Wetland environments have been important resources for human habitation since prehistoric times and in parts of northern Europe these have witnessed the construction of artificial islet settlements, known as ‘crannogs’ in Scotland and Ireland. This paper presents a high-resolution multi-proxy palaeoenvironmental study from the Loch of Leys, Aberdeenshire, Scotland, the site of a recently excavated crannog that provides a chronological context for its inhabitation. The combined datasets demonstrate that the first occupation from AD 20-210 coincided not only with a transitional phase from lake to wetland (mire) but also with the timing of the first major Roman campaigns in northeast Scotland. Techniques including microfossil analysis, geochemistry, IR-spectroscopy and physical properties integrated with archaeological and historical records have helped to better define both natural changes that took place in the wetland environment and human activity (agriculture, fires, metal working) spanning the Roman Iron Age through to the present. This has allowed a better understanding of the responses of existing Iron Age communities to Roman military activity (e.g. through continuity or change in land use) as well as the resources exploited in frontier zones during the Roman and post Roman eras. This has wider significance not just for Scotland but also for other parts of Europe that had similar frontiers and conflict zones during the Roman period.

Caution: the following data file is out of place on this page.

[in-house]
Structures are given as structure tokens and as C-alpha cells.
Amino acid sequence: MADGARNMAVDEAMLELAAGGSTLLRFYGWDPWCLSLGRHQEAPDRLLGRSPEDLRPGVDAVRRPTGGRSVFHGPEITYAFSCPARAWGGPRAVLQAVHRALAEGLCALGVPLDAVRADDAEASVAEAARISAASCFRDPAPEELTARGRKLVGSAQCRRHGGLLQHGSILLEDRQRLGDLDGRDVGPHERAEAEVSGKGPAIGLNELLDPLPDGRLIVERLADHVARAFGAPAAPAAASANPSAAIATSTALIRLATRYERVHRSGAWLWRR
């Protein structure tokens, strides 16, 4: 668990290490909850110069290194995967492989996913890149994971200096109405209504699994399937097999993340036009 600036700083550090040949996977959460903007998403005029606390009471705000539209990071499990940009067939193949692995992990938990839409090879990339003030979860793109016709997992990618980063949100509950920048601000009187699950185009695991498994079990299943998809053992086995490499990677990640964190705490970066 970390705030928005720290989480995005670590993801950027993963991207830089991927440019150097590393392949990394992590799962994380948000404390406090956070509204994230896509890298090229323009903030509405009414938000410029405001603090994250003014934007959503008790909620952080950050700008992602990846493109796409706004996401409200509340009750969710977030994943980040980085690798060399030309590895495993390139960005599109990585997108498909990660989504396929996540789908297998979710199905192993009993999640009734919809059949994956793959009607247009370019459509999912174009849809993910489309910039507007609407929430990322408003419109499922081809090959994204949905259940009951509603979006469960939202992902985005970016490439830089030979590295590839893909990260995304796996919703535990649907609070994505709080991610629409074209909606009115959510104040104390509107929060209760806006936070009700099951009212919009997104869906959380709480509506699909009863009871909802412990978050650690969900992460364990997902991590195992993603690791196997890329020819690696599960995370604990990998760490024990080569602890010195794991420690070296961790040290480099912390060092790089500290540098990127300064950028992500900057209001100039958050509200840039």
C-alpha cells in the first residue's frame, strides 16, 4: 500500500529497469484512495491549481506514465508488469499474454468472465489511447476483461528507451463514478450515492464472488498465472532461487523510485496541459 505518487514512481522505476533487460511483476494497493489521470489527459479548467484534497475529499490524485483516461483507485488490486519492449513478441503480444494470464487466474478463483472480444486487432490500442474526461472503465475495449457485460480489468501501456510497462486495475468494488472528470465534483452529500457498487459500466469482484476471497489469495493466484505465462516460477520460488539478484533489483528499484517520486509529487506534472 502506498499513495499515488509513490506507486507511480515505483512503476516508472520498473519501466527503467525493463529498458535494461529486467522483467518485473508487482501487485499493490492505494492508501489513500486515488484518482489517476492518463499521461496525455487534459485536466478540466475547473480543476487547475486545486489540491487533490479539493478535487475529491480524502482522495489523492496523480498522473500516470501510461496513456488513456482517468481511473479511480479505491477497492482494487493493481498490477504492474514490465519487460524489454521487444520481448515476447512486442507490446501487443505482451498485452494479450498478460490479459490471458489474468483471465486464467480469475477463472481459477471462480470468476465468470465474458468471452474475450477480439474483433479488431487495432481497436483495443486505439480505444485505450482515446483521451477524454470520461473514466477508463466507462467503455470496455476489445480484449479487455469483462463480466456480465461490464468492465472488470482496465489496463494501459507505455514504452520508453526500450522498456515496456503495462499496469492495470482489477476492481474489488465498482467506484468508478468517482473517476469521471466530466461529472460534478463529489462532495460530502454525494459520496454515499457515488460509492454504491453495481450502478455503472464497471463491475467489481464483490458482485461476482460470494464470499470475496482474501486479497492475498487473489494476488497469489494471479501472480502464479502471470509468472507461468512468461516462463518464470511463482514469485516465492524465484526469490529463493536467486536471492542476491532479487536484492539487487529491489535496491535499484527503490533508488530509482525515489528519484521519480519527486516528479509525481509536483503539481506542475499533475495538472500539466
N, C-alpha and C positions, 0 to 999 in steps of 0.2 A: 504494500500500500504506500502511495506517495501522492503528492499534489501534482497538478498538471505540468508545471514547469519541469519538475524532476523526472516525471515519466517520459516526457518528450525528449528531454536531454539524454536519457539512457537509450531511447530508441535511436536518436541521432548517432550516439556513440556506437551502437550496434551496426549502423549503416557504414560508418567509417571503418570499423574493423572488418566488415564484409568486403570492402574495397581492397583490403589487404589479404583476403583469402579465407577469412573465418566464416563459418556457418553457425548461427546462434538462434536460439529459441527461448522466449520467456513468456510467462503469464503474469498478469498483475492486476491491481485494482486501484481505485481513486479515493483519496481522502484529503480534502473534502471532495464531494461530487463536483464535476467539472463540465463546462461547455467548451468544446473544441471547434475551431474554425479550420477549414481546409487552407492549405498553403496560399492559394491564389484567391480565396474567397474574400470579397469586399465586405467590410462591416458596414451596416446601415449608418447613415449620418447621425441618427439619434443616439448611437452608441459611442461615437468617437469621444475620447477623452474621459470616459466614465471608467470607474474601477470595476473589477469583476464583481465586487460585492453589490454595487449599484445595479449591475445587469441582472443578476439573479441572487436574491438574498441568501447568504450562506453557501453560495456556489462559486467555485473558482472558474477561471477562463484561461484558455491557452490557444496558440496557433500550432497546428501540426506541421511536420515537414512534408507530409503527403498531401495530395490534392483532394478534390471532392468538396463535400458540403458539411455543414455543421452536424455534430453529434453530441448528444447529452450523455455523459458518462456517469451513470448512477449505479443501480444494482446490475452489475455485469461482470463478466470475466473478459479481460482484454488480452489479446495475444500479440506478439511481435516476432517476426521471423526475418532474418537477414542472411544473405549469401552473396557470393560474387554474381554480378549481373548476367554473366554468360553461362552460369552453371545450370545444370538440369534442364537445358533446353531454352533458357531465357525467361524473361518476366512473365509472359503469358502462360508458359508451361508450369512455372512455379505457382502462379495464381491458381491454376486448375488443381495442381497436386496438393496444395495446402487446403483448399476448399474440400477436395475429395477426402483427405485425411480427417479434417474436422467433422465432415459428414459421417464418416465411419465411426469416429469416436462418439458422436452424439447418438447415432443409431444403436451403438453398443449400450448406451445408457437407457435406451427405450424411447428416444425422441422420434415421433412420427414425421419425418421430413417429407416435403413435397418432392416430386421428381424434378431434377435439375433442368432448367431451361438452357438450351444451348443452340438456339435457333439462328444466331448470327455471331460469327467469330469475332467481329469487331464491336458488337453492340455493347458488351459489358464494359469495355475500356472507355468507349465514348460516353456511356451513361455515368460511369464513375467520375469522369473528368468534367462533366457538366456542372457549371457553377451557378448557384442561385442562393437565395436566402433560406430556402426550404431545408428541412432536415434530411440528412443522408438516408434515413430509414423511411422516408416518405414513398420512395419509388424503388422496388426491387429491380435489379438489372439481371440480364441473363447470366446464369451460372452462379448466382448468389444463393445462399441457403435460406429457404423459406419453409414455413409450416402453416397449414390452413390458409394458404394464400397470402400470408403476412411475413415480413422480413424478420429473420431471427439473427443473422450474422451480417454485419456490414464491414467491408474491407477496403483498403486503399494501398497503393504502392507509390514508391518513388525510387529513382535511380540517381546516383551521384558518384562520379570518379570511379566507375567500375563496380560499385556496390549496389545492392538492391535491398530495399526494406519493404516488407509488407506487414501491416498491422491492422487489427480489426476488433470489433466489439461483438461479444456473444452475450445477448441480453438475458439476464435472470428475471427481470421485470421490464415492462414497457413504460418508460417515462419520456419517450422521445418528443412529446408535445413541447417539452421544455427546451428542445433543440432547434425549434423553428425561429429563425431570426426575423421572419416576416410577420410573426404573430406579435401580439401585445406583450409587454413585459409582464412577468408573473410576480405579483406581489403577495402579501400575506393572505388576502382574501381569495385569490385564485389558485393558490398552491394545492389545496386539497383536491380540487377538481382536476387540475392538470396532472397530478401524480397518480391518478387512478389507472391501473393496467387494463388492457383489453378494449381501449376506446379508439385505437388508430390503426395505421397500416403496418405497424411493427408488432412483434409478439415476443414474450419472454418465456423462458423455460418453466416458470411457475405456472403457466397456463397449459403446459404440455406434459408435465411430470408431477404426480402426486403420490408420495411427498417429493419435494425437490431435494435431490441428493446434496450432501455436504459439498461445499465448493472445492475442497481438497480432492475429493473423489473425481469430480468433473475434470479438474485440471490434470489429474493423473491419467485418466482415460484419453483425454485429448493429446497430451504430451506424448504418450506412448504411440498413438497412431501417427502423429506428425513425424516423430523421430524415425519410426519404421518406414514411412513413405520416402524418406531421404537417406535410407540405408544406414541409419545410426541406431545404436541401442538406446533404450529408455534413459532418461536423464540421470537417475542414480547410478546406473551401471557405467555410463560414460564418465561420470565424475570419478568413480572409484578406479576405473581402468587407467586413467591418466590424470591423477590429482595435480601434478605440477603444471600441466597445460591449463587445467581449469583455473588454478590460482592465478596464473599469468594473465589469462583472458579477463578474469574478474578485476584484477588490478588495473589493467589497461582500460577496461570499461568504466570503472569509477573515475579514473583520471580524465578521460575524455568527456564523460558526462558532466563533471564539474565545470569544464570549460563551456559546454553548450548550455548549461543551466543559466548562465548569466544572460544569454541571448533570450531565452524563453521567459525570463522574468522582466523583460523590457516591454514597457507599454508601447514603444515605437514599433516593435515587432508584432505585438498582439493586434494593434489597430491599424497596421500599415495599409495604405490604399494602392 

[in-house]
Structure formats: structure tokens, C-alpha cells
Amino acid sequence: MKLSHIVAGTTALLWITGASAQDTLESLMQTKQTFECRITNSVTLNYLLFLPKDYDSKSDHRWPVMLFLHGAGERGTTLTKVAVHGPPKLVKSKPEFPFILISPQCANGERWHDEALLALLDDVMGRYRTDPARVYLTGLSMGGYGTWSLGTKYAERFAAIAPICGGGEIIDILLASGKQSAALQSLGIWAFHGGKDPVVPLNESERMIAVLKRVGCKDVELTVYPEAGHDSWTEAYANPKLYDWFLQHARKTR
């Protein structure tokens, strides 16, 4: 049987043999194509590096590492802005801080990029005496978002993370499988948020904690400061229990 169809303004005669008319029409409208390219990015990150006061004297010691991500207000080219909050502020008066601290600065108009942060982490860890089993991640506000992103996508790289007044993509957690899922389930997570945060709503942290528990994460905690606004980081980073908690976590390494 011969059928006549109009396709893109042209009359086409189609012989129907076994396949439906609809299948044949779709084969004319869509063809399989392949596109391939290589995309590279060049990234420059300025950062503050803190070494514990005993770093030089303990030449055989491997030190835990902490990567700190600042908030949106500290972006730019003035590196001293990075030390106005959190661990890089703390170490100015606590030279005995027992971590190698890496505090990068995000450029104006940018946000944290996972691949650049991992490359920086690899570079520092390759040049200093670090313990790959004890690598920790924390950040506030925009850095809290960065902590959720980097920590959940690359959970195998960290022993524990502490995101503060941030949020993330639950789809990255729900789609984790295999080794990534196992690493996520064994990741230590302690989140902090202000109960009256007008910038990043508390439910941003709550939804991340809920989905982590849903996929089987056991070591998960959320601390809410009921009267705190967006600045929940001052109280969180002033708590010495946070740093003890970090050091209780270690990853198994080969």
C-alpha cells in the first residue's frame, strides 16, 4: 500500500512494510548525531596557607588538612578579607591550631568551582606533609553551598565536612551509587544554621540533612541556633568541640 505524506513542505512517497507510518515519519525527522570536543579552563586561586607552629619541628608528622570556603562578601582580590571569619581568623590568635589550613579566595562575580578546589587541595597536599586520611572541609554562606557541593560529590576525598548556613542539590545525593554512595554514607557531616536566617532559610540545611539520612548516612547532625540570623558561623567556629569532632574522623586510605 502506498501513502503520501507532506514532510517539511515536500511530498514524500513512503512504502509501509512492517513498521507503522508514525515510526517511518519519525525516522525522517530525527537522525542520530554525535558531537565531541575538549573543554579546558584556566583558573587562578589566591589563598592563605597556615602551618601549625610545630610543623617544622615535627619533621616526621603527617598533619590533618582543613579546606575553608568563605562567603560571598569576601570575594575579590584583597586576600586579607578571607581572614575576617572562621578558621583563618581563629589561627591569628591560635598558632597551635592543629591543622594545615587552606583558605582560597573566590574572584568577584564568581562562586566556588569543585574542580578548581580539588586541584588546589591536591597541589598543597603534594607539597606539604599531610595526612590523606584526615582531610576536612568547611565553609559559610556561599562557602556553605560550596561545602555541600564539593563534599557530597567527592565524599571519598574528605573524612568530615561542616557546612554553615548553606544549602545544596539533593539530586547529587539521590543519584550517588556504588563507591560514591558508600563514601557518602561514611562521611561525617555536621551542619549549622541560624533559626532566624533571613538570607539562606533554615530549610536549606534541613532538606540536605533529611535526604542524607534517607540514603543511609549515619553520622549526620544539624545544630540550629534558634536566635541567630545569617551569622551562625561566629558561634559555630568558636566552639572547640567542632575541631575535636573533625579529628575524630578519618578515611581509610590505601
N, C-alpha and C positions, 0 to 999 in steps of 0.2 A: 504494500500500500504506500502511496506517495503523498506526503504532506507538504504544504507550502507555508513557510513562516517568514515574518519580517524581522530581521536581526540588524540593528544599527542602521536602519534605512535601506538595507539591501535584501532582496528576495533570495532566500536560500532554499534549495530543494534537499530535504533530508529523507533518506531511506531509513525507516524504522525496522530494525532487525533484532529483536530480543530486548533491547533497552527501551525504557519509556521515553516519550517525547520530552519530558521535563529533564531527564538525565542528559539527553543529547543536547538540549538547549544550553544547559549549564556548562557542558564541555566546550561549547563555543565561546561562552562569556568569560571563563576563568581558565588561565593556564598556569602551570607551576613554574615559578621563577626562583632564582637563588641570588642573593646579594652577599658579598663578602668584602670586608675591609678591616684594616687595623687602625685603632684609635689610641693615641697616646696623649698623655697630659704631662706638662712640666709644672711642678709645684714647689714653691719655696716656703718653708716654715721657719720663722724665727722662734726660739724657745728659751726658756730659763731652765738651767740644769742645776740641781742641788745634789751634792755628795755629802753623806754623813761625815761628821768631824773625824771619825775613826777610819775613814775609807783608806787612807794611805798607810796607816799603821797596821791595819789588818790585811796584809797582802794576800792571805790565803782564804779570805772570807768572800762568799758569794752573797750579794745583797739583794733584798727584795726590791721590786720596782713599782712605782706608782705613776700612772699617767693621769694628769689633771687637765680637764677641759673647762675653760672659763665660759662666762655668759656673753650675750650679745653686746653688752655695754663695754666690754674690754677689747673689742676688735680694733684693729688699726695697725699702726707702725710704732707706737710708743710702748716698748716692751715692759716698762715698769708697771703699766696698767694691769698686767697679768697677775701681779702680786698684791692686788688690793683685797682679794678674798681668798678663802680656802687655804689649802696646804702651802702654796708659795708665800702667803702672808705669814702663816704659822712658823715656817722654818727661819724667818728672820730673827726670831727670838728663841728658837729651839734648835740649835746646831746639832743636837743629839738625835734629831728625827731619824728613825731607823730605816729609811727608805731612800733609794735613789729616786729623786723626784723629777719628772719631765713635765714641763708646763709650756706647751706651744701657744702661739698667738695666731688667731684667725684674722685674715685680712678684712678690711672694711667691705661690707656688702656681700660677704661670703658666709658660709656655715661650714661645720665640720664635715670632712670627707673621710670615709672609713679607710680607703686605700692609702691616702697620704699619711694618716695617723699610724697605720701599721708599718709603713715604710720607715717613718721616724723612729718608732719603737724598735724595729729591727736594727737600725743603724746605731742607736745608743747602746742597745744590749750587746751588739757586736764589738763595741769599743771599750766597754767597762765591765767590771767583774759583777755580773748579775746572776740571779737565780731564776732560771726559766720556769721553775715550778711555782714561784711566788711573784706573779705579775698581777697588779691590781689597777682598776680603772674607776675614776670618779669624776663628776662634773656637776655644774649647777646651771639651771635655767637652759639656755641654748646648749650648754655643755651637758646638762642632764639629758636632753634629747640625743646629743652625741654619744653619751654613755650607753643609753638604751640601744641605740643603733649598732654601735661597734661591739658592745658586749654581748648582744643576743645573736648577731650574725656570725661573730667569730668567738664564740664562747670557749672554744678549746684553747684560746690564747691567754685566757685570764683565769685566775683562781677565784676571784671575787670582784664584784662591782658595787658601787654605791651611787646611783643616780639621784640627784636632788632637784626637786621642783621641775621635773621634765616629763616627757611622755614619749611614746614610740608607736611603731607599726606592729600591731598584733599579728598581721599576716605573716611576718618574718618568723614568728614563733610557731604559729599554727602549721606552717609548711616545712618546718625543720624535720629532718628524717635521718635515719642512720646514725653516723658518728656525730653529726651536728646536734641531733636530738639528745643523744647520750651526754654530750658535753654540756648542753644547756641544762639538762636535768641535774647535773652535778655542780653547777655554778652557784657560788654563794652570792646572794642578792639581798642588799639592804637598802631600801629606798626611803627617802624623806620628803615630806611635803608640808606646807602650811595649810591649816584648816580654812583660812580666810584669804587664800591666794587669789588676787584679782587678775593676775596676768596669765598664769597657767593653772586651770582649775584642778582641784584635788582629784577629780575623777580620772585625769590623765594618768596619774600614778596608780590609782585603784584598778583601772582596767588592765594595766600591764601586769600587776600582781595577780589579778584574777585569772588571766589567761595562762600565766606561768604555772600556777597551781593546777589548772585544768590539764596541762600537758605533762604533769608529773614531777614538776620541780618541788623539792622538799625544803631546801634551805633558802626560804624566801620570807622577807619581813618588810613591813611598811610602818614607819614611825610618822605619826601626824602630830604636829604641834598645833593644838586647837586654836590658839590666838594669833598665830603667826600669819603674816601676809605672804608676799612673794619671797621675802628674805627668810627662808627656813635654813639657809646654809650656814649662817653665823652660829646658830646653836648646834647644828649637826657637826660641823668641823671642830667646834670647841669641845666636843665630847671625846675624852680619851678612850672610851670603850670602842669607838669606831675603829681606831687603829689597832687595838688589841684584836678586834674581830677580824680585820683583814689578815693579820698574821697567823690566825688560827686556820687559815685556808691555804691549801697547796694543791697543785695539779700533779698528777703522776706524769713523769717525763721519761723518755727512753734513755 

Bibliographical note© 2022 The Authors
- eastern Scotland
- environmental change
- Roman Iron Age
- Early and post medieval